Testable thoughts?

Quanta magazine has a piece on a recent conference in Munich where scientists and philosophers discussed the history and future of scientific inquiry. The meeting seems to have been mostly motivated by two things. The first of these is found in the diminishing prospects for physics experiments – energy levels that can’t be reached by accelerators and the limits of our cosmic horizon. The second is the debate over the value of untesteable theories like string theory. Speakers and program can be found here.

But the underlying issues are, unmistakably, very old epistemological questions about the nature of truth and the acquisition of knowledge. And these questions highlight the impossible unraveling of mathematics and science.

Natalie Wolchover writes:

The crisis, as Ellis and Silk tell it, is the wildly speculative nature of modern physics theories, which they say reflects a dangerous departure from the scientific method. Many of today’s theorists — chief among them the proponents of string theory and the multiverse hypothesis — appear convinced of their ideas on the grounds that they are beautiful or logically compelling, despite the impossibility of testing them. Ellis and Silk accused these theorists of “moving the goalposts” of science and blurring the line between physics and pseudoscience. “The imprimatur of science should be awarded only to a theory that is testable,” Ellis and Silk wrote, thereby disqualifying most of the leading theories of the past 40 years. “Only then can we defend science from attack.”

Unfortunately, defending science from attack has become more urgent and often contributes to the debate, even if not acknowledged as a concern.

Reference was made to Karl Popper who, in the 1930s used falsifiablity as the criterion for establishing whether a theory was scientific or not. But the perspective reflected in Bayesian statistics has become an alternative.

Bayesianism, a modern framework based on the 18th-century probability theory of the English statistician and minister Thomas Bayes. Bayesianism allows for the fact that modern scientific theories typically make claims far beyond what can be directly observed — no one has ever seen an atom — and so today’s theories often resist a falsified-unfalsified dichotomy. Instead, trust in a theory often falls somewhere along a continuum, sliding up or down between 0 and 100 percent as new information becomes available. “The Bayesian framework is much more flexible” than Popper’s theory, said Stephan Hartmann, a Bayesian philosopher at LMU. “It also connects nicely to the psychology of reasoning.”

When Wolchover made the claim that rationalism guided Einstein toward his theory of relativity, I started thinking beyond the controversary over the usefulness of string theory.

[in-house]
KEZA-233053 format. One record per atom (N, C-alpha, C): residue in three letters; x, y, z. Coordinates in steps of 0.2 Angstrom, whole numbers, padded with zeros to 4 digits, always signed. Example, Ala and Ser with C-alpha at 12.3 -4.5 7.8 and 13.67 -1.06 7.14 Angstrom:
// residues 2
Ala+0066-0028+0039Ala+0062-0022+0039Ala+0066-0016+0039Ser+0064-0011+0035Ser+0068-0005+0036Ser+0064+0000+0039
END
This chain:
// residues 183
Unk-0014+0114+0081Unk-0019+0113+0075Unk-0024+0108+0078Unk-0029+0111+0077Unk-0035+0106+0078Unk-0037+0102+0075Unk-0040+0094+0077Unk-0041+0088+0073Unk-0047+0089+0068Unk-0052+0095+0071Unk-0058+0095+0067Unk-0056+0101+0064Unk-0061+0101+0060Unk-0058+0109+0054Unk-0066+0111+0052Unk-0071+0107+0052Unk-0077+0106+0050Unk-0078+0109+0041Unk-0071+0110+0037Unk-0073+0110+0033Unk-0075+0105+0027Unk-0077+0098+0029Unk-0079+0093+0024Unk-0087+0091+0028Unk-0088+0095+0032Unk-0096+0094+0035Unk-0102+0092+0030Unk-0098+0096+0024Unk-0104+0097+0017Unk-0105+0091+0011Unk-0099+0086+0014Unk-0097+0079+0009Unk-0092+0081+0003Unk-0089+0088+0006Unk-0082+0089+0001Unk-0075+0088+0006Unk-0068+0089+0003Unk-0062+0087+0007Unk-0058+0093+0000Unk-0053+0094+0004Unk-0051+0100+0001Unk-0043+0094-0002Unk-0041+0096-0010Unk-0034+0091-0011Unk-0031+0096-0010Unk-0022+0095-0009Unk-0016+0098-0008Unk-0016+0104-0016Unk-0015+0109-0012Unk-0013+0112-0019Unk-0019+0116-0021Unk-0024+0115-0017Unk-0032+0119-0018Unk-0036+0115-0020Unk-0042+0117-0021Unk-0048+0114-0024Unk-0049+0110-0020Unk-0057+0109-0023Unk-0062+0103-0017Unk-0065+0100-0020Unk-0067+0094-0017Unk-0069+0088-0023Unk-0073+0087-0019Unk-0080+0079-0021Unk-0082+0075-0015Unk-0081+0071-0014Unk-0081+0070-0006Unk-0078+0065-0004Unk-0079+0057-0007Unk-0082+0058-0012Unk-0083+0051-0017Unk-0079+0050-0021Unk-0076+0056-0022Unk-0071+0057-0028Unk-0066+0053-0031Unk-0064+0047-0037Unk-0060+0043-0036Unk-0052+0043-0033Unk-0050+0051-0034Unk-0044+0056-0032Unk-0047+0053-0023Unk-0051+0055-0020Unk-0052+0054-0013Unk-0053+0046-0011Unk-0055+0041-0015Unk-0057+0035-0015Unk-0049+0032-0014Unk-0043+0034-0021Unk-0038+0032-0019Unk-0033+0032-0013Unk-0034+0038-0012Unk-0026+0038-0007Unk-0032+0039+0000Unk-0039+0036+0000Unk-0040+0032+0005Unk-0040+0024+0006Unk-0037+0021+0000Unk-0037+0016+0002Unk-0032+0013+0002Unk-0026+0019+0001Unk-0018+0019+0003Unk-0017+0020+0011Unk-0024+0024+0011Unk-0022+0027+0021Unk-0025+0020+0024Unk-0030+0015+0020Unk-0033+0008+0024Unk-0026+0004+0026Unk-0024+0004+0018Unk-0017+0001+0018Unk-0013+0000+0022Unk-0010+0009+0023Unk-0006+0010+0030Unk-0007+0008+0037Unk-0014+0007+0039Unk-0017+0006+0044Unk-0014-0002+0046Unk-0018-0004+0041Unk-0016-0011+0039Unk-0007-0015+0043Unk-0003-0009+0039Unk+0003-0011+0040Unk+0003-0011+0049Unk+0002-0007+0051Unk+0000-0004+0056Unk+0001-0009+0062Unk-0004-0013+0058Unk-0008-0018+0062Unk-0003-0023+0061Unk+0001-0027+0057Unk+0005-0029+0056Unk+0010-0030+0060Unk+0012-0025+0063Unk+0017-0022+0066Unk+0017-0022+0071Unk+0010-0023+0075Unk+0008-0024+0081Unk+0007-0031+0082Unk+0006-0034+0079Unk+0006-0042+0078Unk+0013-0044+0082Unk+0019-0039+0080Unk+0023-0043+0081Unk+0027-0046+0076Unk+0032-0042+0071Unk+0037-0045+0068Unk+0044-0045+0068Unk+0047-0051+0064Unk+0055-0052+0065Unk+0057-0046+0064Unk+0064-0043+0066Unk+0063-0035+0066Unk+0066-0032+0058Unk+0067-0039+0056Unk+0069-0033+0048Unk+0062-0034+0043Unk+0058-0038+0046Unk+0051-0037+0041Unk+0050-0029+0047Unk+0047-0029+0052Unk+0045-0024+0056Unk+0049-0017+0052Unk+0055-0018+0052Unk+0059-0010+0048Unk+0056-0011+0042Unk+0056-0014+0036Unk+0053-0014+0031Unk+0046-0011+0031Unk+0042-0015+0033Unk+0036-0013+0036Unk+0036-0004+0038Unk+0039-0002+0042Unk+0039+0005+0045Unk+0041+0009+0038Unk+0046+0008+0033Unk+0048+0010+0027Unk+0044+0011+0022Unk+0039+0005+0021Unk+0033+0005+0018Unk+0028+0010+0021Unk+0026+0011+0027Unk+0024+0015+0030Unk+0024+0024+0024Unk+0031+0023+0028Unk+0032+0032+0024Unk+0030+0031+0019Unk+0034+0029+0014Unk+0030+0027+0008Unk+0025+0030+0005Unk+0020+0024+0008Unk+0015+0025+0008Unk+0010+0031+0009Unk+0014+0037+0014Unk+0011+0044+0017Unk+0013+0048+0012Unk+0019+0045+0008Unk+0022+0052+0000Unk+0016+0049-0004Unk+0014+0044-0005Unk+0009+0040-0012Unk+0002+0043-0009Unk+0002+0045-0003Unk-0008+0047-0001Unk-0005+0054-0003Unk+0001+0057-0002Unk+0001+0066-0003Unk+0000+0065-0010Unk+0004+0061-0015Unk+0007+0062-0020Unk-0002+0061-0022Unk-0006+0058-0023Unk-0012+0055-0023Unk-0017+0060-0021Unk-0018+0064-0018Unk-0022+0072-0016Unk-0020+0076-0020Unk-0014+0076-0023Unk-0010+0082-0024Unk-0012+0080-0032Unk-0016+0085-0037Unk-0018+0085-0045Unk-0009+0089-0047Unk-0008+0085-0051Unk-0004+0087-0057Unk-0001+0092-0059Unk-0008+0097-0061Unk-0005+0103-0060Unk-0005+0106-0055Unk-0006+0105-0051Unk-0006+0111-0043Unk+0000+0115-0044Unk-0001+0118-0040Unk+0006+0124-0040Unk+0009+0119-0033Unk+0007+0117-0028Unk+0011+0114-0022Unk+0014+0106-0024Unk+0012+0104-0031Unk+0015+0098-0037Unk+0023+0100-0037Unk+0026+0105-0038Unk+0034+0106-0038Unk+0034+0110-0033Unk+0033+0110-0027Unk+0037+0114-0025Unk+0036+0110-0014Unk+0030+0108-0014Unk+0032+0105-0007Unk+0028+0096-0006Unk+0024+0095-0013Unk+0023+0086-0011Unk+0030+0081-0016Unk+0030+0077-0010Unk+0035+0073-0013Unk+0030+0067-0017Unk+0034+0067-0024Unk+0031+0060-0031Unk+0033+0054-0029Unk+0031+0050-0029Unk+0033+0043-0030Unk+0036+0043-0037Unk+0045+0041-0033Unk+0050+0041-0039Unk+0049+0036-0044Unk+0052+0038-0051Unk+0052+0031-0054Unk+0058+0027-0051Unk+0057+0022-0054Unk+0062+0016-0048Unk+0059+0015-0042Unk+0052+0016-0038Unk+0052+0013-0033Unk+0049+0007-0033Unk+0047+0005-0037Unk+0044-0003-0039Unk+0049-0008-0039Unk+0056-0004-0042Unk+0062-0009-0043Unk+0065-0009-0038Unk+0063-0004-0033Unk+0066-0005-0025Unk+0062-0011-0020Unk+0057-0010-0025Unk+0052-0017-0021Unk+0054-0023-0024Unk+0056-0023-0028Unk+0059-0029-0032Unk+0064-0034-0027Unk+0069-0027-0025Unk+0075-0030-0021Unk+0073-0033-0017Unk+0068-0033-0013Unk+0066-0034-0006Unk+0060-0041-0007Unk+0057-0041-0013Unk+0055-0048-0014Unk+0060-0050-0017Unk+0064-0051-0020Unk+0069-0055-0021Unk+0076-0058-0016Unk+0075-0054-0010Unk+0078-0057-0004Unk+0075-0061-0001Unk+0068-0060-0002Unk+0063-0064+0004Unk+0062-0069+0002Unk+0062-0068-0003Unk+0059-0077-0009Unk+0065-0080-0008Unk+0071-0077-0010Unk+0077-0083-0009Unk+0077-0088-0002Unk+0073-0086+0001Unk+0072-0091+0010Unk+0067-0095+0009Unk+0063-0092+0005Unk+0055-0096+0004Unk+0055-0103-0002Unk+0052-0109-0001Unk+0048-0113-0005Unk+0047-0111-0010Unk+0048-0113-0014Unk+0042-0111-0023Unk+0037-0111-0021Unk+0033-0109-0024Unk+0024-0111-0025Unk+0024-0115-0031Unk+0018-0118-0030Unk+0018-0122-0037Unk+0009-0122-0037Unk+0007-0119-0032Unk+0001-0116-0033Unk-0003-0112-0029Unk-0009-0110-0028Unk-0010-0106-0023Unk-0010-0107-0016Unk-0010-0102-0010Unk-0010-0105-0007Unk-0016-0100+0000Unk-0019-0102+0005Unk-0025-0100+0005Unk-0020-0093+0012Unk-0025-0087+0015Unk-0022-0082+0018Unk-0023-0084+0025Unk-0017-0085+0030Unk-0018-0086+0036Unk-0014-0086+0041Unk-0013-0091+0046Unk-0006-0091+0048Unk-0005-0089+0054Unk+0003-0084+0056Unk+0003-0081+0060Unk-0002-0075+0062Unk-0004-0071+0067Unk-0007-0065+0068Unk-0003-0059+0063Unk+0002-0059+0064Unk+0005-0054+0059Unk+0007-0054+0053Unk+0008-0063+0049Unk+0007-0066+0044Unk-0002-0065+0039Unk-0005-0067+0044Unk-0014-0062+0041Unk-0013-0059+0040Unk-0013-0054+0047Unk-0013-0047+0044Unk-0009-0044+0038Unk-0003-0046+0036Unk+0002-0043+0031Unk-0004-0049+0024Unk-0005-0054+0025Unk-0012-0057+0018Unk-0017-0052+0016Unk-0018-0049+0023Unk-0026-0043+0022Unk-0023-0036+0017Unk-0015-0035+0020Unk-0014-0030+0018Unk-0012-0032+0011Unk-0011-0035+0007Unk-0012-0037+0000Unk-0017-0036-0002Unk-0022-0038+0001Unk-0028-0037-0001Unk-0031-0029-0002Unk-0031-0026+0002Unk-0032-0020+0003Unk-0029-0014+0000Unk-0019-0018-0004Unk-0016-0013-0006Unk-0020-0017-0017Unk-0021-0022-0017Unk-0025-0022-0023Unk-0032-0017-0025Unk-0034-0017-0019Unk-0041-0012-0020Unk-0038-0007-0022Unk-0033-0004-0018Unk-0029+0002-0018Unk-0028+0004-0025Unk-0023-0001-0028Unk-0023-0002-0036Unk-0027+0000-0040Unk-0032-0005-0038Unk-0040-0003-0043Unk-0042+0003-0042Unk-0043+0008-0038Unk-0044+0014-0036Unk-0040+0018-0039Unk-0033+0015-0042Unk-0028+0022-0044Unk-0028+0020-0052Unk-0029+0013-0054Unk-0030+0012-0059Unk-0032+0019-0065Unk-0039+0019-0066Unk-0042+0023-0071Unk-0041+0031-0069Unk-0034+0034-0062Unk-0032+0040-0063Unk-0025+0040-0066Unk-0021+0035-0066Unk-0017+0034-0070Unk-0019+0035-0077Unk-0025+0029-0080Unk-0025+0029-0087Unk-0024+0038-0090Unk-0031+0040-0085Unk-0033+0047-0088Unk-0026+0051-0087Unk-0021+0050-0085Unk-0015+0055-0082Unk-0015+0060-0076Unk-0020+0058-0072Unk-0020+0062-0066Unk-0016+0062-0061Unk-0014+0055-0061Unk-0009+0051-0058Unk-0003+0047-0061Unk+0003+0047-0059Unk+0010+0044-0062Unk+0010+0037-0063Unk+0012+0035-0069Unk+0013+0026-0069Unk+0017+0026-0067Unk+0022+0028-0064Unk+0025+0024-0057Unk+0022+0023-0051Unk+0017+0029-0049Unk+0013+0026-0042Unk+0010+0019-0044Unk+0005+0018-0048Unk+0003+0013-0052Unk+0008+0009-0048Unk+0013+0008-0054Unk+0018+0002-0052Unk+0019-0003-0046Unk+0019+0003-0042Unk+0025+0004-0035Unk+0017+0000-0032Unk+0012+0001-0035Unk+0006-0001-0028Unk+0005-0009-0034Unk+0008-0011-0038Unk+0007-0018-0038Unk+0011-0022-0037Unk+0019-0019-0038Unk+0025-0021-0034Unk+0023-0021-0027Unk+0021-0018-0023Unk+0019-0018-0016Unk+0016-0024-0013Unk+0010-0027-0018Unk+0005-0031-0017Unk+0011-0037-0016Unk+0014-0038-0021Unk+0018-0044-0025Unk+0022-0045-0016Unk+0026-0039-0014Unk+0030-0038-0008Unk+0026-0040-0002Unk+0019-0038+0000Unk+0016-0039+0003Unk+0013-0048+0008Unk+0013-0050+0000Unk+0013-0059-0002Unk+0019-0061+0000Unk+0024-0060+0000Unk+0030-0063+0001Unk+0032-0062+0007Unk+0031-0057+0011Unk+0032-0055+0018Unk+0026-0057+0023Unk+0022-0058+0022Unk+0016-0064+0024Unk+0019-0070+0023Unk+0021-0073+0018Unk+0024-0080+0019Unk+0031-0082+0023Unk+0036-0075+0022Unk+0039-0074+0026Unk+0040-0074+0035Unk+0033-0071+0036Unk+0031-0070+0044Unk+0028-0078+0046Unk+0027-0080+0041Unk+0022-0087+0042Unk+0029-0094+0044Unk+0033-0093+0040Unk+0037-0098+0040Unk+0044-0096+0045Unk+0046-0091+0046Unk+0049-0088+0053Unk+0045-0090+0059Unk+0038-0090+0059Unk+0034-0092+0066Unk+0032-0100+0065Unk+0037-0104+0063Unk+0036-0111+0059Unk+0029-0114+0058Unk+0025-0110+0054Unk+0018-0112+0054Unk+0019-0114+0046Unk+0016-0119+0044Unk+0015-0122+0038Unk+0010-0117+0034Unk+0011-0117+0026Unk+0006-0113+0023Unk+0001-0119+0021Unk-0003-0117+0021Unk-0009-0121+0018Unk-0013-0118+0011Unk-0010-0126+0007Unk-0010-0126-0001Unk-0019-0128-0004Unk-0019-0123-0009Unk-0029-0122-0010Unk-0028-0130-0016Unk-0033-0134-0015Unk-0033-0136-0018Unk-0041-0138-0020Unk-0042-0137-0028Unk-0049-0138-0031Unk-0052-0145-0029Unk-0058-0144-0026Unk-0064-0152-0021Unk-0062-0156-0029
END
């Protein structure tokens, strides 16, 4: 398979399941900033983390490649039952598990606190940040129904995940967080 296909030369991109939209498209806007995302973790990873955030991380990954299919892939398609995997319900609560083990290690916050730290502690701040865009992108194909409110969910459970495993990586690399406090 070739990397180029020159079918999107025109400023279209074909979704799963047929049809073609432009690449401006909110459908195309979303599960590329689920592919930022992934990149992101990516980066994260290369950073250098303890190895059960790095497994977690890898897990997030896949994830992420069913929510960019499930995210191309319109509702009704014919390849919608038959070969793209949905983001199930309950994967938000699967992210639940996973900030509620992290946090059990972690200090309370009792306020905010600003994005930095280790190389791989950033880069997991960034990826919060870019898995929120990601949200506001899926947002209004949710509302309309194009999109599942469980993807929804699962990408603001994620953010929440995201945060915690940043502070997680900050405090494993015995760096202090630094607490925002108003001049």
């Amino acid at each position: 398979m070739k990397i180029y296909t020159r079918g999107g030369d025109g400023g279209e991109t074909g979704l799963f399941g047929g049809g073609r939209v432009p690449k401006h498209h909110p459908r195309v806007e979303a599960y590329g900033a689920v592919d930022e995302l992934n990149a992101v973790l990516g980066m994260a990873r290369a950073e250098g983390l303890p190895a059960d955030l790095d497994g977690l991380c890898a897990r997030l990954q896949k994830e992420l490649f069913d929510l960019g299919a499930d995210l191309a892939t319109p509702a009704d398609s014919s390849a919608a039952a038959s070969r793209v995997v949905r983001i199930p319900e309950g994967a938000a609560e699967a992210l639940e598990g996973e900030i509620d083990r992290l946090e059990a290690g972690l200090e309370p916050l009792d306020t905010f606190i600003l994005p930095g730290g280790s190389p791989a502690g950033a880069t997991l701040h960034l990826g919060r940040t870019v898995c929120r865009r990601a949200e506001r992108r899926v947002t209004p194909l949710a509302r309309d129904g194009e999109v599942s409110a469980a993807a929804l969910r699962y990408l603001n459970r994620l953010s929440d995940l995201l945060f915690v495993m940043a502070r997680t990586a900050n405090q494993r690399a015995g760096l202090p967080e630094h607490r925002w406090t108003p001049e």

“I hold it true that pure thought can grasp reality, as the ancients dreamed,” Einstein said in 1933, years after his theory had been confirmed by observations of starlight bending around the sun.

This reference to ‘the ancients’ brought me back to my recent preoccupation with Platonism.  The idea that pure thought can grasp reality is a provocative one, full of hidden implications about the relationship between thought and reality that have not been explored. It suggests that thought itself has some perceiving function, some way to see. It reminds me again of Leibniz’s philosophical dream where he found himself in a cavern with “little holes and almost imperceptible cracks” through which “a trace of daylight entered.” But the light was so weak, it “required careful attention to notice it.” His account of the action in the cavern (translated by Donald Rutherfore) includes this:

…I began often to look above me and finally recognized the small light which demanded so much attention. It seemed to me to grow stronger the more I gazed steadily at it. My eyes were saturated with its rays, and when, immediately after, I relied on it to see where I was going, I could discern what was around me and what would suffice to secure me from dangers. A venerable old man who had wandered for a long time in the cave and who had had thoughts very similar to mine told me that this light was what is called “intelligence” or “reason” in us. I often changed position in order to test the different holes in the vault that furnished this small light, and when I was located in a spot where several beams could be seen at once from their true point of view, I found a collection of rays which greatly enlightened me. This technique was of great help to me and left me more capable of acting in the darkness.

It reminds me also of Plato’s simile of the sun, where Plato observes that sight is bonded to something else, namely light, or the sun itself.

Then the sun is not sight, but the author of sight who is recognized by sight.

And the soul is like the eye: when resting upon that on which truth and being shine, the soul perceives and understands, and is radiant with intelligence…

Despite the fact that the Munich conference might be attached to the funding prospects for untestable theories, or the need to distinguish scientific theories from things like intelligent design theories, there is no doubt that we are still asking some very old, multi-faceted questions about the relationship between thought and reality.  And mathematics is still as the center of the mystery.

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